Happy storm season from our lightning capital

6 minute read

How much do you know about the effects of lightning on the human body?

A few weeks ago, Darwin experienced its first storm since The Dry – to the hearty celebration of locals – heralding some relief from the brutal build up and an indicator of the imminent wet season.

As we speak, storms are sweeping across eastern Australia, and with this comes the risk of lightning strikes. How much do you know about lightning medicine? As a Far North Queenslander turned Territorian, I can’t help but be obsessed, so allow me to share my passion.

Lightning is an electrical discharge of extremely high voltage (between 100 million to 1 billion volts) caused by differences in charge within a cloud, between clouds, or between a cloud and the ground, which is great enough to overcome the insulating properties of the air. Lightning can heat the air around it to 30,000°C (up to five times hotter than the surface of the sun, for context), which causes an extremely fast explosion of the air that creates a booming sound wave we hear as thunder.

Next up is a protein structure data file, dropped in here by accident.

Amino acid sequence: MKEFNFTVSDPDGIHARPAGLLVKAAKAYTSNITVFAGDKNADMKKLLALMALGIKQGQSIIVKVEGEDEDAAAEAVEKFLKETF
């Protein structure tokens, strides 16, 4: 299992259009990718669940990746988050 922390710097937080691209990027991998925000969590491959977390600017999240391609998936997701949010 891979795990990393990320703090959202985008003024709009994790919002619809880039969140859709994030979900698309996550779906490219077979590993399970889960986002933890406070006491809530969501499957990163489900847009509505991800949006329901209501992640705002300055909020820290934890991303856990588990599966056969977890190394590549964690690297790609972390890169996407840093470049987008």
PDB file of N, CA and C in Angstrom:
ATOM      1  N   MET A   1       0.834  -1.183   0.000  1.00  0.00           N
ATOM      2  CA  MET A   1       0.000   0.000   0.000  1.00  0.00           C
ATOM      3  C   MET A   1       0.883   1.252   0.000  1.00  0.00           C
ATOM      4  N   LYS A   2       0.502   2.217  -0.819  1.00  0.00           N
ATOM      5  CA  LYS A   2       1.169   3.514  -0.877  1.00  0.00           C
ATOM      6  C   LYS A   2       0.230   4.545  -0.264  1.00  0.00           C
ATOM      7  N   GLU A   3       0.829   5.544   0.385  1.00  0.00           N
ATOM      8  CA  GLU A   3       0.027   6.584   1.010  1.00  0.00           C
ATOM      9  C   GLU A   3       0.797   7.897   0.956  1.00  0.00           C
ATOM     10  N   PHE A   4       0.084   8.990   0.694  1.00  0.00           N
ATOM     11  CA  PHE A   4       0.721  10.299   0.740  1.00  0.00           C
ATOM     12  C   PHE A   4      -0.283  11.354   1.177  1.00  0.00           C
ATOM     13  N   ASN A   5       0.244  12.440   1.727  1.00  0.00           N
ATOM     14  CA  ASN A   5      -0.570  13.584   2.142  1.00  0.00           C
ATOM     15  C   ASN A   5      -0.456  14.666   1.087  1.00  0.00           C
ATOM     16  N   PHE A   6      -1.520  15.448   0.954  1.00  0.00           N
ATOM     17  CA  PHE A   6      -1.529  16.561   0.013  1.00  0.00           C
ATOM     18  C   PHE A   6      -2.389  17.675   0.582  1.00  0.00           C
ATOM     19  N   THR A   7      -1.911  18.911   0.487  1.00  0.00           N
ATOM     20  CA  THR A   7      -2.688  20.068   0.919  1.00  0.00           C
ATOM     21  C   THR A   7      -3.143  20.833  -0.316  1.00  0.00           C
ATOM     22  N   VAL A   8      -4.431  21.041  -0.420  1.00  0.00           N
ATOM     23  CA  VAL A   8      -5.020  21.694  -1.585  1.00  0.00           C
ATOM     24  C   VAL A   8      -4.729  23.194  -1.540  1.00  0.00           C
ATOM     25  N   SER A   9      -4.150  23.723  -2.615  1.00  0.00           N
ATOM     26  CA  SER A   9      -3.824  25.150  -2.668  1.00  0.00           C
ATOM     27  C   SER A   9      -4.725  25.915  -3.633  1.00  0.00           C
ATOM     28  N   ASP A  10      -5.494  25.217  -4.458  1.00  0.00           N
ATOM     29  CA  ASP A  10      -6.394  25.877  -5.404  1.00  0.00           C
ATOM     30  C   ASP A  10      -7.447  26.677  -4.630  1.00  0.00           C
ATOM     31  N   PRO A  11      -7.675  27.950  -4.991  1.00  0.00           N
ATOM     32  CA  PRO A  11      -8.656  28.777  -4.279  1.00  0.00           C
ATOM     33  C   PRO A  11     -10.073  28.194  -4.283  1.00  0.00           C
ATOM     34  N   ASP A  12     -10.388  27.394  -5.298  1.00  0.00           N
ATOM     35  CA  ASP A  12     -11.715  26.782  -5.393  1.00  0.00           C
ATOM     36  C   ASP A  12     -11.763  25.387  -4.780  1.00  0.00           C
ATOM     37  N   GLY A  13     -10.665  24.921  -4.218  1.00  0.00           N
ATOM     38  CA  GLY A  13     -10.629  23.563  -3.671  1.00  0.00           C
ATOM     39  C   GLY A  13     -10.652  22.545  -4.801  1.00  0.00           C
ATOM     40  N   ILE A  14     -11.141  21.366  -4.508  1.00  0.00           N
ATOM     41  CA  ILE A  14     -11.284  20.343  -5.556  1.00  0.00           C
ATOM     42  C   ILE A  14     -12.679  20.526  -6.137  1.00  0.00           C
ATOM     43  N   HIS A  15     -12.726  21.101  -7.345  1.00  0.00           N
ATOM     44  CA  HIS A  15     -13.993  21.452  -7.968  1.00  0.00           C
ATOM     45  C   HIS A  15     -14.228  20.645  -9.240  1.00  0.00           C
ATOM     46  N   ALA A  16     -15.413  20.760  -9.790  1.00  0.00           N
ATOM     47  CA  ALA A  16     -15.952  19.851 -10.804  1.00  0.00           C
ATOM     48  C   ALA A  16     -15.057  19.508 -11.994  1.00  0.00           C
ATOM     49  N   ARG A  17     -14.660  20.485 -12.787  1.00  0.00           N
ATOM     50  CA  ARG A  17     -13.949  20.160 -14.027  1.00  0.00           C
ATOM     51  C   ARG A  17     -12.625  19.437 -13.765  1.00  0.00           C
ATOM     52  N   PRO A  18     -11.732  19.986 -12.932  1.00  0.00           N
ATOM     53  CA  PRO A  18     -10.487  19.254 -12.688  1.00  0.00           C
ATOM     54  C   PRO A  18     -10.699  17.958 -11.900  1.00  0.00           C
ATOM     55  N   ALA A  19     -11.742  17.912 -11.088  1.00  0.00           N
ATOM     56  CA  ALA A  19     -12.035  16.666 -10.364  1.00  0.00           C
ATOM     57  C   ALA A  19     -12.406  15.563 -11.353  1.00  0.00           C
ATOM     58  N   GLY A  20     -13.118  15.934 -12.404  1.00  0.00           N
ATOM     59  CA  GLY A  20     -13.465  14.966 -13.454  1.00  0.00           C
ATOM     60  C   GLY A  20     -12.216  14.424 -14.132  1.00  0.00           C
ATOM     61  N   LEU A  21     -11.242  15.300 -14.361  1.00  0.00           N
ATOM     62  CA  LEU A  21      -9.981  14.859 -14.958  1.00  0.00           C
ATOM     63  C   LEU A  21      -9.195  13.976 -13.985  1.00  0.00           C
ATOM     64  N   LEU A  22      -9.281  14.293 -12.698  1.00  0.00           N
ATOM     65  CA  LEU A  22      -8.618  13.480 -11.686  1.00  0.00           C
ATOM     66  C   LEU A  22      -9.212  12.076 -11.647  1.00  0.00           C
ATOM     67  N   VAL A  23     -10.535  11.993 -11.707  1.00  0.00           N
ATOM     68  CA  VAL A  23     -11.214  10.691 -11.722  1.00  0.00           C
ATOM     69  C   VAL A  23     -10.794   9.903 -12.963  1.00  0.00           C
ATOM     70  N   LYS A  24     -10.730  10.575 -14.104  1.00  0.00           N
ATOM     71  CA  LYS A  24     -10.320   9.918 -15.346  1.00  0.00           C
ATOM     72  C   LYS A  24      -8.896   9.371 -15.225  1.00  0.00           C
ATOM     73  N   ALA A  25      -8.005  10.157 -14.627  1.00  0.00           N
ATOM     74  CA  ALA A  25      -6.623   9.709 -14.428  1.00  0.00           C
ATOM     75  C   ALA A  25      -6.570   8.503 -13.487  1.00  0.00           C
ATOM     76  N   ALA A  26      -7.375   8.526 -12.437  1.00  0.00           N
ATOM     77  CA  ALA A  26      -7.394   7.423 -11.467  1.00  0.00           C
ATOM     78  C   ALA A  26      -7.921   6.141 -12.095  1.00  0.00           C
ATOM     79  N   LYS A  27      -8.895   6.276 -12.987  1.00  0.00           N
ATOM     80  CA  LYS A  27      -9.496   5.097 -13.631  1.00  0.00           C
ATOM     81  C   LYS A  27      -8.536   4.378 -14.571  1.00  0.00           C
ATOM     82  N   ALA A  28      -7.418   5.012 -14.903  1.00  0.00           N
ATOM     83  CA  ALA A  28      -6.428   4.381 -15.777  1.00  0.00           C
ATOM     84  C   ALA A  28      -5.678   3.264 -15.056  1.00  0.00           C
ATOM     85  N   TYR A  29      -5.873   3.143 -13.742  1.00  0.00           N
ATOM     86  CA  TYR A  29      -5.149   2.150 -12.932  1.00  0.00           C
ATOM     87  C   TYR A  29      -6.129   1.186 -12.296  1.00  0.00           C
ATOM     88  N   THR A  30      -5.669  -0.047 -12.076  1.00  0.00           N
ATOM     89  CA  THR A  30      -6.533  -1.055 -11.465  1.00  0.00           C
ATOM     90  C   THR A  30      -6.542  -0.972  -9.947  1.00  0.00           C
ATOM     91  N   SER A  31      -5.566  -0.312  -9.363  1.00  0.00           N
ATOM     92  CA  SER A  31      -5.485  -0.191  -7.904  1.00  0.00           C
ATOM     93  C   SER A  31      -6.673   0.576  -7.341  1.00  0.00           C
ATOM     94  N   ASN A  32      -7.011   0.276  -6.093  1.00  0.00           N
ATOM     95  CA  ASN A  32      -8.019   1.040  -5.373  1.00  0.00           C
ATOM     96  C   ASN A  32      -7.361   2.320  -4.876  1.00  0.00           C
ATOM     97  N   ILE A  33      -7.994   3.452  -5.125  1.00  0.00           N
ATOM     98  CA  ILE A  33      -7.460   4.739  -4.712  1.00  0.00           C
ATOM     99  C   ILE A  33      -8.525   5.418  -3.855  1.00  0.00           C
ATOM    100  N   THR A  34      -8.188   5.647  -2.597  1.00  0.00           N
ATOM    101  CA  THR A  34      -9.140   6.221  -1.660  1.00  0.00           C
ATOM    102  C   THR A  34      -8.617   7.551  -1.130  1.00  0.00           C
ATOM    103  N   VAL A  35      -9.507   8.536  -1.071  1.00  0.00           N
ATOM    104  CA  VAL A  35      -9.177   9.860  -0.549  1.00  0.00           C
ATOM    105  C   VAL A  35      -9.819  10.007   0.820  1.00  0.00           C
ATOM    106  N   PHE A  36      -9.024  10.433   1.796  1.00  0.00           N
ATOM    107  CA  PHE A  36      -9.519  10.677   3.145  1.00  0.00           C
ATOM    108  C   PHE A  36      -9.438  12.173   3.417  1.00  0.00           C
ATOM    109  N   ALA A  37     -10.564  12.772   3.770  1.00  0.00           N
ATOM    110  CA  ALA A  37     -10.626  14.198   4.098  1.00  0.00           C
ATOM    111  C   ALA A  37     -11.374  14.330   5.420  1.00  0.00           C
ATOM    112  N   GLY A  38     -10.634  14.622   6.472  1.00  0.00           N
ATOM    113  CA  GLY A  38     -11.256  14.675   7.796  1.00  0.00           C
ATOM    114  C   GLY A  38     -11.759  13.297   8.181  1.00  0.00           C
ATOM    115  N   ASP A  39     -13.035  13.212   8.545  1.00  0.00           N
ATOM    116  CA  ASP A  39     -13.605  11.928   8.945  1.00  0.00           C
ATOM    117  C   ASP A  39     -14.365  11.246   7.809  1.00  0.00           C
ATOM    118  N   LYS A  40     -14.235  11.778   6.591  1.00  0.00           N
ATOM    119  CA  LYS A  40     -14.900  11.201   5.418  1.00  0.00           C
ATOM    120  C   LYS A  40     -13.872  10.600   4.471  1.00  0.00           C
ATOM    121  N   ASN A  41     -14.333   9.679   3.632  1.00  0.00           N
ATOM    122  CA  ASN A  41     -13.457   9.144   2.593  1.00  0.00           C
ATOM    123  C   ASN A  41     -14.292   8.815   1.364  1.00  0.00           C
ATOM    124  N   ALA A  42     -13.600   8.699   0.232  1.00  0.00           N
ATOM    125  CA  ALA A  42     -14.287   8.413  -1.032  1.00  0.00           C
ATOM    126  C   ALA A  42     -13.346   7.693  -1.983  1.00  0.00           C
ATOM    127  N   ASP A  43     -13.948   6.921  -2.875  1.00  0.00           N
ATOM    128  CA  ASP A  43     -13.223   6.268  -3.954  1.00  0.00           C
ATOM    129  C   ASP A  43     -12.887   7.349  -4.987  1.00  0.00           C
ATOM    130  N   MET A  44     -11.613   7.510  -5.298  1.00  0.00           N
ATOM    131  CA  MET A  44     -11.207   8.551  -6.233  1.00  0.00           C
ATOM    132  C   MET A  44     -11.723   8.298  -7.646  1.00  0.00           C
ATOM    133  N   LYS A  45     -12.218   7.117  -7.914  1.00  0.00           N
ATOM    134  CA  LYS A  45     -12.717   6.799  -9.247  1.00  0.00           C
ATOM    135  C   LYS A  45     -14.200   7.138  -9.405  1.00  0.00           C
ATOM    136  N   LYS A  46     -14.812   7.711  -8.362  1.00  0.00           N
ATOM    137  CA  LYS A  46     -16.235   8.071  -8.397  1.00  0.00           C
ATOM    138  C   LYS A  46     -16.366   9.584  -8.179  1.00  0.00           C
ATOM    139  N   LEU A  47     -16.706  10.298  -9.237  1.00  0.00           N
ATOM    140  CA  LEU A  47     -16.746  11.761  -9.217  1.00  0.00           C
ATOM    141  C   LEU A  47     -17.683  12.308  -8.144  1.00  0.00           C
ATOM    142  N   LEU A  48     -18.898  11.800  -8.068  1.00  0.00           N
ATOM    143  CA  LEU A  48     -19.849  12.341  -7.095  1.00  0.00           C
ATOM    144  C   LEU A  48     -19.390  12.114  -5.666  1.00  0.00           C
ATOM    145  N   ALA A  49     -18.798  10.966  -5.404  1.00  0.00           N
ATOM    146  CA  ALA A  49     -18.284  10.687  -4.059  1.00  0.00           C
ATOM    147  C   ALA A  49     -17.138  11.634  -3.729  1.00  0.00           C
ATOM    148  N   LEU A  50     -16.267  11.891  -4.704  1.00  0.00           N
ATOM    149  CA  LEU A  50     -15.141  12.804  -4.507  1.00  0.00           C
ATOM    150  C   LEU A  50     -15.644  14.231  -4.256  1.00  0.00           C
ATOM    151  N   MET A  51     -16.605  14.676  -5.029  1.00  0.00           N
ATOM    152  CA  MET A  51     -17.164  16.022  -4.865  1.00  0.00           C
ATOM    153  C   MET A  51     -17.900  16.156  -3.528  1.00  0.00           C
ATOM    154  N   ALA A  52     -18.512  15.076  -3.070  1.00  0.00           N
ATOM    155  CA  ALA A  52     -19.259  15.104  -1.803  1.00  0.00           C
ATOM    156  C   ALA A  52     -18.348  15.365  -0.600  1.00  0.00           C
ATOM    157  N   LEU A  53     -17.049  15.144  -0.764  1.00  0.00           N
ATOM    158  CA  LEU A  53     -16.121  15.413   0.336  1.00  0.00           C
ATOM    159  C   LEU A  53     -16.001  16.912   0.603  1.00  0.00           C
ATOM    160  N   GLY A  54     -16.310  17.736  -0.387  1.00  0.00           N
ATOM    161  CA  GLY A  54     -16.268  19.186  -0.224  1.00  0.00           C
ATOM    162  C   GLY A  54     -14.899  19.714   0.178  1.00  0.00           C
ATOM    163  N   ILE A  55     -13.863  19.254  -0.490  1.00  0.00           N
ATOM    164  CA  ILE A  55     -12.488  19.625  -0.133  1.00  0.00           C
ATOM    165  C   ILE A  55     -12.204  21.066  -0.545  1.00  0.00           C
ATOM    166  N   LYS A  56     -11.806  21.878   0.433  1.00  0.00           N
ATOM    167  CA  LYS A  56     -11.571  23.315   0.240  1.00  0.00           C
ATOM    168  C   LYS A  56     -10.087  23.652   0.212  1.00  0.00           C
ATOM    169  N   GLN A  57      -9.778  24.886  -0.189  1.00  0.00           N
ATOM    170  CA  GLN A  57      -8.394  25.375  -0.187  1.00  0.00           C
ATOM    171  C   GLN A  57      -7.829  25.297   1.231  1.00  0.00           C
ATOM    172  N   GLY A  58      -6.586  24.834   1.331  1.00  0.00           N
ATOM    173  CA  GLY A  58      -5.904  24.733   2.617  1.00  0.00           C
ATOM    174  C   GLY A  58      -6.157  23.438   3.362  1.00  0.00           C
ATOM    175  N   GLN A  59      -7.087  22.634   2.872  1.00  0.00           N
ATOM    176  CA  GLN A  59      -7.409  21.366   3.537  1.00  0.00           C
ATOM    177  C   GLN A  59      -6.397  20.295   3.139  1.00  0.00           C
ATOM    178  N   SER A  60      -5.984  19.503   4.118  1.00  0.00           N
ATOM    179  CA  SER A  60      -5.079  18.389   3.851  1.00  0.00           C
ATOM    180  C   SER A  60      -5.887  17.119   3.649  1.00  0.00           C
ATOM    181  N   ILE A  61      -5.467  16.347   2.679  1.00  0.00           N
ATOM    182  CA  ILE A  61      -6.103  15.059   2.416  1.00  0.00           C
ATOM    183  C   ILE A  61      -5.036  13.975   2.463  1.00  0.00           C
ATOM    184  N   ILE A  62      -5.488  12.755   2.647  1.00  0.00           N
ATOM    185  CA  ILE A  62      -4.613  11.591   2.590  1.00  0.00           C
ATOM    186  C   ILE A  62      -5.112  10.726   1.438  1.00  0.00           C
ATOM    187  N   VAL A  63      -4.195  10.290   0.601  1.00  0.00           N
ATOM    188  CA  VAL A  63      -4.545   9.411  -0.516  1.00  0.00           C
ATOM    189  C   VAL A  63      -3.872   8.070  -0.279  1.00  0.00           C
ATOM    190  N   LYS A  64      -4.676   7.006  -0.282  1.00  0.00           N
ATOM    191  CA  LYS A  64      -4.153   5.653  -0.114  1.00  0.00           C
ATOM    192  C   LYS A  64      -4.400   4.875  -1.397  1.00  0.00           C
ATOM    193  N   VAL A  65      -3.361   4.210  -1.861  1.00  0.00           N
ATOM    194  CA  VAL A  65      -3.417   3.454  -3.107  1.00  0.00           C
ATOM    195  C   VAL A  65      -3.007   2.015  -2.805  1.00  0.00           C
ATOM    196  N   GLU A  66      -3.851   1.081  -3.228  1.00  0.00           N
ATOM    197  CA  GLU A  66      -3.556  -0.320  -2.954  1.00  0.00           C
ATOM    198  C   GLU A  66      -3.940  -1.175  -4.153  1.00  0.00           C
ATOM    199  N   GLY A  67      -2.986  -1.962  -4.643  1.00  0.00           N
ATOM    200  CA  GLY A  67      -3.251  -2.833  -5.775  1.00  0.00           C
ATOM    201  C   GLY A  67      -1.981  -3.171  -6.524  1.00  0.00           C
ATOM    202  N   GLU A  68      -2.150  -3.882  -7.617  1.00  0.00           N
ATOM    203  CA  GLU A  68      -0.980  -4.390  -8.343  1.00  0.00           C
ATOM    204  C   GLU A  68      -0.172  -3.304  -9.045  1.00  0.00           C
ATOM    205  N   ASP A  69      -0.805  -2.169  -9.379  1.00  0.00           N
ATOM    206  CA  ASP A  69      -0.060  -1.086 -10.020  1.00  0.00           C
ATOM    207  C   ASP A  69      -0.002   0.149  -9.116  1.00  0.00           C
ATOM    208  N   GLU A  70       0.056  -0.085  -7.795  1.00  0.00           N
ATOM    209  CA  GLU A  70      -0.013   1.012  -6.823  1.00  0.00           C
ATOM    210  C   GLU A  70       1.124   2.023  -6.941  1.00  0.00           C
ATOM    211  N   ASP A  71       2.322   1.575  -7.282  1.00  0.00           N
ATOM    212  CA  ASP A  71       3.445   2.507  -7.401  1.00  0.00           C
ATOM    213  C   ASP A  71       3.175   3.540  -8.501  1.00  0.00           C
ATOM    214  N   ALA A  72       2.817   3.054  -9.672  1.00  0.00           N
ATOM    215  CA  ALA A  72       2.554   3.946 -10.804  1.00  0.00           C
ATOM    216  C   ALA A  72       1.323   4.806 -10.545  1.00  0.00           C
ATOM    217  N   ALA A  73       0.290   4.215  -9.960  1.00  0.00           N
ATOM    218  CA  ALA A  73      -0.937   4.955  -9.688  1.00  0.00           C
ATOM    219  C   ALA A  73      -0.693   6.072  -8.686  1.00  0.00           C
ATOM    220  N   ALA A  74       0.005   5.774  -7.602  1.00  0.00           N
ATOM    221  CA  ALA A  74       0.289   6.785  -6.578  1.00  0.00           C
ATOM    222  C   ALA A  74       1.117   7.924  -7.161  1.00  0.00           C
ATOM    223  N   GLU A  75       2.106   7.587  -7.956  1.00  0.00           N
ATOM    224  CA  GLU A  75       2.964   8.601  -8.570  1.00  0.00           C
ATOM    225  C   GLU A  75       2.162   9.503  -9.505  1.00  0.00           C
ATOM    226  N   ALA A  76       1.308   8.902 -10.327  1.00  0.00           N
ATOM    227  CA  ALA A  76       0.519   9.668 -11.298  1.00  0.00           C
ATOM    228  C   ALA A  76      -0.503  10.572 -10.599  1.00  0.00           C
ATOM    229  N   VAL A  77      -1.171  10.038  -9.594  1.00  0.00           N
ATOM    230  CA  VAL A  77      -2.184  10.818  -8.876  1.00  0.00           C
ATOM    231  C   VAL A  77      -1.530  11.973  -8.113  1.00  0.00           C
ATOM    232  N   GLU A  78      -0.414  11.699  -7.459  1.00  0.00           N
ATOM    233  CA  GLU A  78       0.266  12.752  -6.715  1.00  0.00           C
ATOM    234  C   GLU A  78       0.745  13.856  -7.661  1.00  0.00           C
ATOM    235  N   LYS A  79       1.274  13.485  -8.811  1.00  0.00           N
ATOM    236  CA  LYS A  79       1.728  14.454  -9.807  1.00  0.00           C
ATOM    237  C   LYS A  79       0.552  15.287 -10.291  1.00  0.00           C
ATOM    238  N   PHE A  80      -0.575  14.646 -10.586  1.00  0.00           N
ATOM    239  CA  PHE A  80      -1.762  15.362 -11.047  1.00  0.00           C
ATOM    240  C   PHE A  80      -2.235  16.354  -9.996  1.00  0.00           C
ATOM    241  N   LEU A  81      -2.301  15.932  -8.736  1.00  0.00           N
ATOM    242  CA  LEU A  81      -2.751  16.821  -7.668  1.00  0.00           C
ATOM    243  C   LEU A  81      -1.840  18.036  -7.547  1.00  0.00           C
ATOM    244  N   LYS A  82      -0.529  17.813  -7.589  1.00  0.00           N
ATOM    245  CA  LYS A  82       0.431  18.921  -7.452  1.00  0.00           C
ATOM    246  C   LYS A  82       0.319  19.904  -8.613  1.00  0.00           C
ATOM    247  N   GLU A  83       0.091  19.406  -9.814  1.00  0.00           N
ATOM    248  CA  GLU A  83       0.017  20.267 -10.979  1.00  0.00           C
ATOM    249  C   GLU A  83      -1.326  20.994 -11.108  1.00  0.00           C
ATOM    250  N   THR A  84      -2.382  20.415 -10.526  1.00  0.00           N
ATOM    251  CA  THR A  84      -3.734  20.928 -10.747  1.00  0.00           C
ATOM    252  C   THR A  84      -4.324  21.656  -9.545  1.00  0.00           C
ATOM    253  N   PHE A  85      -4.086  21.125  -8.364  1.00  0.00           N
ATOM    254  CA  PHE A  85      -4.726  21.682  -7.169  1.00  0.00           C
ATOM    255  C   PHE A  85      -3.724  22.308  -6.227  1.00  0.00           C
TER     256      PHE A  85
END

Interestingly, Darwin was once thought to be the lightning capital of the world, though technological advances that allow us to detect lightning in places where people scarcely reside have sadly bumped it all the way down to 381.

Darwin is, however, the most lightning prone capital city in Australia, and the Territory can still boast the national lightning crown, with the Nganmarriyanga community in the Top End claiming the top spot. Hector the Convector, the storm that appears every day in the wet season at 3pm above the Territory’s Tiwi Islands, is the most consistent thunderstorm in the world.